All three men said they were well treated in the Yuba County Jail, and watching and listening to Bob Lawson working with these men was inspiring. As we left, there was an awkward pause. Are we allowed to touch these men who just touched our hearts? Our Episcopal Priest took care of answering that as he hugged each of the men.

Leaving the classroom, we ran into a woman Sheriff's Deputy who we were told was in charge of the jail's law library. She used to be a school-teacher and took special pride in helping prisoners with their legal needs. We spent about 20 minutes in that library. Well organized, comprehensive local and federal law books, it was certainly a good resource for those prisoners who might know what to ask for. Like many of the deputies we met, she was proud of the work she did, rightfully so. We wondered later after we had left, though, how prisoners gained access to the library - was it a privilege or a right, were they allowed to go into the library - or only ask to have the deputy get them something from there. Questions worth asking when we follow up or return for another visit.

The kitchen was another stop along our tour. Feeding 400 people three hot meals a day is quite a chore - and we got to see the immigrant detainees who work in the kitchen at one of their busiest times, filling the trays that were headed out to the dormitories and cells. Red beans and rice, mixed veggies, apple sauce, mixed salad and soup.... quite a meal. It smelled good and looked appetizing and Lt. Downs made sure we all got to feel the bottom of one of the trays to see how hot it was, and would stay, during the short trip to reach the prisoners. We got to meet the man in charge of the kitchen. Gregarious, professional, and proud of his kitchen - he was eager to show us everything and had a right to be proud.

After the kitchen we visited another set of dormitories, where more of the violent prisoners were housed. Though the same types of dorms we had seen before, things seemed more desolate, more tense. Though this was meant to be the last stop on our tour, we realized that we had not seen where the women were held. We asked to see the women's dorms which we had been told were in the "old part of the jail."

Lt. Downs explained that he wasn't allowed to go into those dorms without a female deputy - no male officer could enter female dorms without a female deputy. The school-teacher librarian deputy offered to take us. After opening the door, she warned the women that men were coming through. "Get dressed!" she shouted. This place was different from the male dorms. Here, there was just a long row of cells - each holding about 14 women, with bunk beds in one half of the cell and tables and chairs in the other. Many of the women were in bed, others sat at tables watching TV. Most seemed lifeless, broken, their clothes and hair like wet mops. One young woman walked over to front of the bars near us and asked who we were. We told her and then she shared her story. From the Dominican Republic, she had lived in America since she was 15. She'd worked and paid taxes the entire time, and raised a now 13-year old daughter (who is an American citizen). "I never bothered to do the papers to get my residency." she told us. Now they were deporting her to a country where she was born, but has no family. Her daughter will go with her. She said that America had given her many great gifts and she didn't regret living here and wasn't that sad about leaving. She certainly didn't want to spend much more time in this prison, away from her daughter. As we were leaving, she mentioned that we should watch the book stores for a cook book she had written, that was about to be published. It was special foods for children.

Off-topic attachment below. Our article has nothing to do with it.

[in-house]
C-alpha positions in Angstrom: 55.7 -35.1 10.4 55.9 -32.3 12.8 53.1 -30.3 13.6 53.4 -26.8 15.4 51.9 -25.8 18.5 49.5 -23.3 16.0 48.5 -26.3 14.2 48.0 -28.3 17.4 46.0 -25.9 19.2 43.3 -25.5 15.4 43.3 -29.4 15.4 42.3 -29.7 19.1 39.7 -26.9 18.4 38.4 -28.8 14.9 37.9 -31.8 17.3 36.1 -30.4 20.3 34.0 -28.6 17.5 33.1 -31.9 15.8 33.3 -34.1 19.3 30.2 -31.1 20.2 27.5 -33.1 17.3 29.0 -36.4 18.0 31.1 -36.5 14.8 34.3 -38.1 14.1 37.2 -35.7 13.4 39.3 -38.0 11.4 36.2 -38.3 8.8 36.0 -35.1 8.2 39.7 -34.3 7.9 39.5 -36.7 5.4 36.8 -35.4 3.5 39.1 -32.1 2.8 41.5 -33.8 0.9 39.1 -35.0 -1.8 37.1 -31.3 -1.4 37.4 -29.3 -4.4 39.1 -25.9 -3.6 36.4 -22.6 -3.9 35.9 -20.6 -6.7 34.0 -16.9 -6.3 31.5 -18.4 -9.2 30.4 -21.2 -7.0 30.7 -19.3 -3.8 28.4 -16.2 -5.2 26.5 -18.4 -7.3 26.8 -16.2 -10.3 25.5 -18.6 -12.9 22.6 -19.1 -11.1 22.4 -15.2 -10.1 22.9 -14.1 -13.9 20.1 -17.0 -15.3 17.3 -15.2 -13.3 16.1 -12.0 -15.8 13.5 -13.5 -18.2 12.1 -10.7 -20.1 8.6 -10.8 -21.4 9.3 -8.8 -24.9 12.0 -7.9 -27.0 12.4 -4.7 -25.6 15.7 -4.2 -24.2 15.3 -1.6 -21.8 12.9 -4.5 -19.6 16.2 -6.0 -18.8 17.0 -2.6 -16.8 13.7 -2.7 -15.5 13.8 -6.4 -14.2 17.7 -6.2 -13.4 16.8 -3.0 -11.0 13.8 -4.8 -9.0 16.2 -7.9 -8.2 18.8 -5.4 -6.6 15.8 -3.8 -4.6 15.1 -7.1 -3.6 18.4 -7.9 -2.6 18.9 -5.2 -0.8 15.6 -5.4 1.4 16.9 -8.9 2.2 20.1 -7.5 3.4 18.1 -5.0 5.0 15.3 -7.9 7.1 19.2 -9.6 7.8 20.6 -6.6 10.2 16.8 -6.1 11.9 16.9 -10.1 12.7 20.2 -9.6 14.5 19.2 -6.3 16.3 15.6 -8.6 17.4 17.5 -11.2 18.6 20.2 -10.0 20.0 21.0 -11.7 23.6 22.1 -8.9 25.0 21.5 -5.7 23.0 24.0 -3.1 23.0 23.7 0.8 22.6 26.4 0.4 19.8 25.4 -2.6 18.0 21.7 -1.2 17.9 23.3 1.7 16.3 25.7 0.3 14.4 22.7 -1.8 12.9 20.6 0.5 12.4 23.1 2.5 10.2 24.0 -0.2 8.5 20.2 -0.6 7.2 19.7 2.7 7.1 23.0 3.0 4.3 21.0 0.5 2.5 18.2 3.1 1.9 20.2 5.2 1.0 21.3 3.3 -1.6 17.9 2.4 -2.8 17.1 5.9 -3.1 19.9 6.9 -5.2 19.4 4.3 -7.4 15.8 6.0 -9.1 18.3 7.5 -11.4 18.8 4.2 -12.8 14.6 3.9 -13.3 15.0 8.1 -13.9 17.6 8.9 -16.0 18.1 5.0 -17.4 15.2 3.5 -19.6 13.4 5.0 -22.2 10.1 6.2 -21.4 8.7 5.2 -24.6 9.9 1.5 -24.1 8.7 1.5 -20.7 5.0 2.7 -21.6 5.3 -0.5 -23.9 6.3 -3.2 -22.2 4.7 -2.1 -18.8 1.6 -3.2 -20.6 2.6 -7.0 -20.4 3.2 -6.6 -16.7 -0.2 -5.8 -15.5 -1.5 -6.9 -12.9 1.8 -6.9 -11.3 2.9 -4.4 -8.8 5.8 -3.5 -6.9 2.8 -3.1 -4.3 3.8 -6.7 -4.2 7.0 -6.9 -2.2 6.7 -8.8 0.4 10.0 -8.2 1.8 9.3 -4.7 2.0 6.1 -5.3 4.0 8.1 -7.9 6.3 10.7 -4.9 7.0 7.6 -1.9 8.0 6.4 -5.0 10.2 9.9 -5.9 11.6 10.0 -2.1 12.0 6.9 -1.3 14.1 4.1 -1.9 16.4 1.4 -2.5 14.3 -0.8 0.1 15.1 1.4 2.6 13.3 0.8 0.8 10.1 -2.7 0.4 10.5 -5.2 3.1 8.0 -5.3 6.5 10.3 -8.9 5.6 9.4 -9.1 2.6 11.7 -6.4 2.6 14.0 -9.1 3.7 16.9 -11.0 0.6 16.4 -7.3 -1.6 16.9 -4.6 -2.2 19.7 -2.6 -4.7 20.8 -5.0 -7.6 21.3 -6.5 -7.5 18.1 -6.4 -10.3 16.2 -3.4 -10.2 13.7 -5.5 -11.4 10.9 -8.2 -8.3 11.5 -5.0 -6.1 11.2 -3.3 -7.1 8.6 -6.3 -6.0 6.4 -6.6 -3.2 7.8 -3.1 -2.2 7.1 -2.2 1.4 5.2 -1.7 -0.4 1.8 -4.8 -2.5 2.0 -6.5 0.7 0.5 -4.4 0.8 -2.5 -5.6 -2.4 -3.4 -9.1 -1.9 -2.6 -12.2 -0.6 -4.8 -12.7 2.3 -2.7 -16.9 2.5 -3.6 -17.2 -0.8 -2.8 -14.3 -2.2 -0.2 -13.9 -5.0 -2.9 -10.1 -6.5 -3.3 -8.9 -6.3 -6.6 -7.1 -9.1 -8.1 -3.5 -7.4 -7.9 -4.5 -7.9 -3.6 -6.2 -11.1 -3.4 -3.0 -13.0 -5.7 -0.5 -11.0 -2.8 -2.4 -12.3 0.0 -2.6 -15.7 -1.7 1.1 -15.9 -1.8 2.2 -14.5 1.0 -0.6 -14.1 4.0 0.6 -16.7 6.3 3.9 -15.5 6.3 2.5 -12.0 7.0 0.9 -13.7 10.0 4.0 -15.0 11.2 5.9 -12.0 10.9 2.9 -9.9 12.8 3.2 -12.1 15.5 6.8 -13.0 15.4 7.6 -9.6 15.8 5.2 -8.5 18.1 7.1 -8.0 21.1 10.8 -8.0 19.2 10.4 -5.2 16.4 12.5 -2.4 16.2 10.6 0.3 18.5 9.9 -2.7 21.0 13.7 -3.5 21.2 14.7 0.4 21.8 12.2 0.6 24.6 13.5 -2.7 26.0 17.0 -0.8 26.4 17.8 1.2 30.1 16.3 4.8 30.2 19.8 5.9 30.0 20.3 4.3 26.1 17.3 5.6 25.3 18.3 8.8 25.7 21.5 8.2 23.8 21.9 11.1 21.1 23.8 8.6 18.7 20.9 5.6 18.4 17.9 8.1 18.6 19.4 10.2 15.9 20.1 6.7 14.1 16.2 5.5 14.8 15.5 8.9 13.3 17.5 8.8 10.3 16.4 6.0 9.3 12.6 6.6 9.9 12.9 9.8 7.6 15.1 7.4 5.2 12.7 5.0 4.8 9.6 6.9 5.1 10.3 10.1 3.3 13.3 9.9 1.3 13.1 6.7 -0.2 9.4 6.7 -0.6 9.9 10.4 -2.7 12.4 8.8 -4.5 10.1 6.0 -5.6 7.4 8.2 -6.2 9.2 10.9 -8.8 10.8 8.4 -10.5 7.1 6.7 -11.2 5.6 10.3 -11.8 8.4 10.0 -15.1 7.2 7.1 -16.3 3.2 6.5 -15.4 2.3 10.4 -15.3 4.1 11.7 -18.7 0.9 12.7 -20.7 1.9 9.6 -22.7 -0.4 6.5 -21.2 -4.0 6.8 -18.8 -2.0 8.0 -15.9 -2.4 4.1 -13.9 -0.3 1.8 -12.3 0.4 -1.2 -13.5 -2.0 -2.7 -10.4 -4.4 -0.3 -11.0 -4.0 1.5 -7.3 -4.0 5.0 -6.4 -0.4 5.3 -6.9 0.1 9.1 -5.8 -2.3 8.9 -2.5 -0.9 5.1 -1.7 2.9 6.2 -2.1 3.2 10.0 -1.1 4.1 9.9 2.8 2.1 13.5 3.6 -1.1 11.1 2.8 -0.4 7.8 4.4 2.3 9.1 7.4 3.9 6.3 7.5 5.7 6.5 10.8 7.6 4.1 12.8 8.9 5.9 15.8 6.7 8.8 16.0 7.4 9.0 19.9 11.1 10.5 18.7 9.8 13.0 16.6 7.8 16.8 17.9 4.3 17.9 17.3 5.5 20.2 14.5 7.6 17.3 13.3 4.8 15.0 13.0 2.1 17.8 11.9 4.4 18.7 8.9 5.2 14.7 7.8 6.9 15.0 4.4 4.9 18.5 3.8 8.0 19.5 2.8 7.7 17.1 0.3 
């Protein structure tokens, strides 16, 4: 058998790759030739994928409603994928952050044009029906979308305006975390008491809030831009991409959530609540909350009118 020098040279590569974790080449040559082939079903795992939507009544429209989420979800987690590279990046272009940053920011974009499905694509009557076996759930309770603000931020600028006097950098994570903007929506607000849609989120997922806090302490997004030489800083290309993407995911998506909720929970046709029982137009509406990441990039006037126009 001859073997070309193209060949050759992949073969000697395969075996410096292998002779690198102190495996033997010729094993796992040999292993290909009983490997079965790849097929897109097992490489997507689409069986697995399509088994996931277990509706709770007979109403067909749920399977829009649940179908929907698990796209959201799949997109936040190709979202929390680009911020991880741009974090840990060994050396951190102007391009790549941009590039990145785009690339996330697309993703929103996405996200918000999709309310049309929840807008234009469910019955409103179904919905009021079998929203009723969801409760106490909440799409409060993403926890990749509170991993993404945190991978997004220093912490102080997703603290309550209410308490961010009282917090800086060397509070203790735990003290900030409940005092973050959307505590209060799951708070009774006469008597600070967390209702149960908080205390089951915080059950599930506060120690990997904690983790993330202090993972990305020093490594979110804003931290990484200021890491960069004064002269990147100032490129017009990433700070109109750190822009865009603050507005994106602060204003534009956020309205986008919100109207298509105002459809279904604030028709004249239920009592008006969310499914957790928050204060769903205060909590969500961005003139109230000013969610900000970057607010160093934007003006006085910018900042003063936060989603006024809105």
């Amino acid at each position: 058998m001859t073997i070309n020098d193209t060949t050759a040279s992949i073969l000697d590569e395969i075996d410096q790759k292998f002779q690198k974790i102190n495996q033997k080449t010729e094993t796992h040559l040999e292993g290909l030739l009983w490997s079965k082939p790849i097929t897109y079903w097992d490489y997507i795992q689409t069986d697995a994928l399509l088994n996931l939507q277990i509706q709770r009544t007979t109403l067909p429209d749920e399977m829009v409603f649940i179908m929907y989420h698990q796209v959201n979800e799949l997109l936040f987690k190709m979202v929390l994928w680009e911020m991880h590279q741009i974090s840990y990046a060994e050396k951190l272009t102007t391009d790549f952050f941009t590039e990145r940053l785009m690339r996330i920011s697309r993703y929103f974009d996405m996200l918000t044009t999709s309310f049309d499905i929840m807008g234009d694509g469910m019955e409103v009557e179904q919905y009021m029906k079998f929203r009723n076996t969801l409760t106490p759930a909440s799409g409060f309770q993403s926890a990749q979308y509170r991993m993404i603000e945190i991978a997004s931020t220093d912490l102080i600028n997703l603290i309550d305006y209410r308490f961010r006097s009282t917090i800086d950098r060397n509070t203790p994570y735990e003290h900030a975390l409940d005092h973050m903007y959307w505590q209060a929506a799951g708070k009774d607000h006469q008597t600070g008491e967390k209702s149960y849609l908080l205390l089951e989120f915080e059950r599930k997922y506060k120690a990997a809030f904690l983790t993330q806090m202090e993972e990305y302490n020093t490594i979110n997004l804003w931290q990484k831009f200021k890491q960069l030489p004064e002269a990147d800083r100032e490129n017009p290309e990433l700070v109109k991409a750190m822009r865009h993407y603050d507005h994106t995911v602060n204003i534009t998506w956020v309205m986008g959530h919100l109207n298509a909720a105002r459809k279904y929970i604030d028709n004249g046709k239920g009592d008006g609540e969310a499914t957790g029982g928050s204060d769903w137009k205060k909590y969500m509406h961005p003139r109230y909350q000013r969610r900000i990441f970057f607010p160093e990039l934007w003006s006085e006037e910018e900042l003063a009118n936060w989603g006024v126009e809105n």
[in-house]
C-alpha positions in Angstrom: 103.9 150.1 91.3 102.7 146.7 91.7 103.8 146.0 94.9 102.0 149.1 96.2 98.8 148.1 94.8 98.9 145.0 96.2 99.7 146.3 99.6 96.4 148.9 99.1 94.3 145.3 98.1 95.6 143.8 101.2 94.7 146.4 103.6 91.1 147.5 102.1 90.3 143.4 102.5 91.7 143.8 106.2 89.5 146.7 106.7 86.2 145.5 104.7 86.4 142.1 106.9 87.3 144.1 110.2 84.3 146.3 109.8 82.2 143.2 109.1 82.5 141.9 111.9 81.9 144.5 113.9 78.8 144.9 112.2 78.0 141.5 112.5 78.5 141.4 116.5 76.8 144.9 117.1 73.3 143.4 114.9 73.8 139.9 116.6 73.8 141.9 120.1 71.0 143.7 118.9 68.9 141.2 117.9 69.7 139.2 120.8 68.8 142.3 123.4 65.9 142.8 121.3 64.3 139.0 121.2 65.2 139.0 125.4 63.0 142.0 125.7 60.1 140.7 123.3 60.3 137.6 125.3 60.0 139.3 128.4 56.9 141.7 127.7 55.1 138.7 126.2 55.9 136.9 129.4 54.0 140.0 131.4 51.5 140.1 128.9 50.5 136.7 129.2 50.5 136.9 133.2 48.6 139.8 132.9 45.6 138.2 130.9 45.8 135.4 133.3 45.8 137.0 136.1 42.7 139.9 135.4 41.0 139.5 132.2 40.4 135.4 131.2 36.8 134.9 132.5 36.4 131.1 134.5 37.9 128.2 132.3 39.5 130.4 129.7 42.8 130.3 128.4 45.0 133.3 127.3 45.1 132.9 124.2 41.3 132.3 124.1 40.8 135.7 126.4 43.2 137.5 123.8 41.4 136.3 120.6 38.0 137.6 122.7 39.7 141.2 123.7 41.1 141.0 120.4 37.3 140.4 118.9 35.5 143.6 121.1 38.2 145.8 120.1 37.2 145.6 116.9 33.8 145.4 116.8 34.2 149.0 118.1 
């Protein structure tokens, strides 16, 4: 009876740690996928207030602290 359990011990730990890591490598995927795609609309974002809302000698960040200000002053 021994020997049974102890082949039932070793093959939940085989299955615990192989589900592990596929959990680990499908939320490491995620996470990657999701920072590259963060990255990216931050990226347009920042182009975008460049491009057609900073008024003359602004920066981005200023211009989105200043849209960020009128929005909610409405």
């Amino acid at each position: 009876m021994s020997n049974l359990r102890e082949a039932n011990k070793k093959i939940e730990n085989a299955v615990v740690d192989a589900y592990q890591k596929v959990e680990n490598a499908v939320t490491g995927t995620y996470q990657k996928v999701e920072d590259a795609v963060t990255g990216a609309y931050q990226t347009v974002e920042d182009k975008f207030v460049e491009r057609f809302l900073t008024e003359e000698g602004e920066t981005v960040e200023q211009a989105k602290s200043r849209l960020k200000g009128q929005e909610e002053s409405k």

Later, when we all gathered for lunch and to talk about the day, we lamented the stupidity of throwing this woman out of our country, the waste of money incarcerating her, and the idiocy of having her locked up that way while she awaited deportation.

As we were about to leave the women's dorm, Lt. Downs said hello to a group of women in the last cell-block. "How are you?" he asked. "We'd be a lot better if you gave us back our TV." someone shouted. "Well, I told you that I didn't want to hear about any more fighting in here." he said. "OK, we get it." came the response. "Then you'll get your TV back, in a week, like I said." Walking out, one woman prisoner whispered to our school-teacher deputy "Get me out of here, will you?" She was a good worker, who had recently misbehaved and had been moved from a nicer cell-block into this one, she told us. "I'll work on it." the deputy whispered back.

We headed back into the briefing room to ask a few last questions. Some in our group were perplexed by the idea that people who had green cards, who had committed crimes and paid their dues for them in the past, a decade later ended up in jail. The ICE officers explained that when you are an immigrant, if you commit any crime at all you are eligible to be deported. Before September 11th, things were more relaxed. Since then, they've become more strict. Also perplexing was the idea that these prisoners were not entitled to legal representation. "They're not criminals," we were told. "They're immigrants." That means that they can get lawyers if they want, but must pay for those lawyers or find lawyers willing to work pro-bono. It took our young friend $10,000 in legal and other fees to get out of her mess. How many of the people we saw today would be able to come up with that kind of money? Few, we imagined.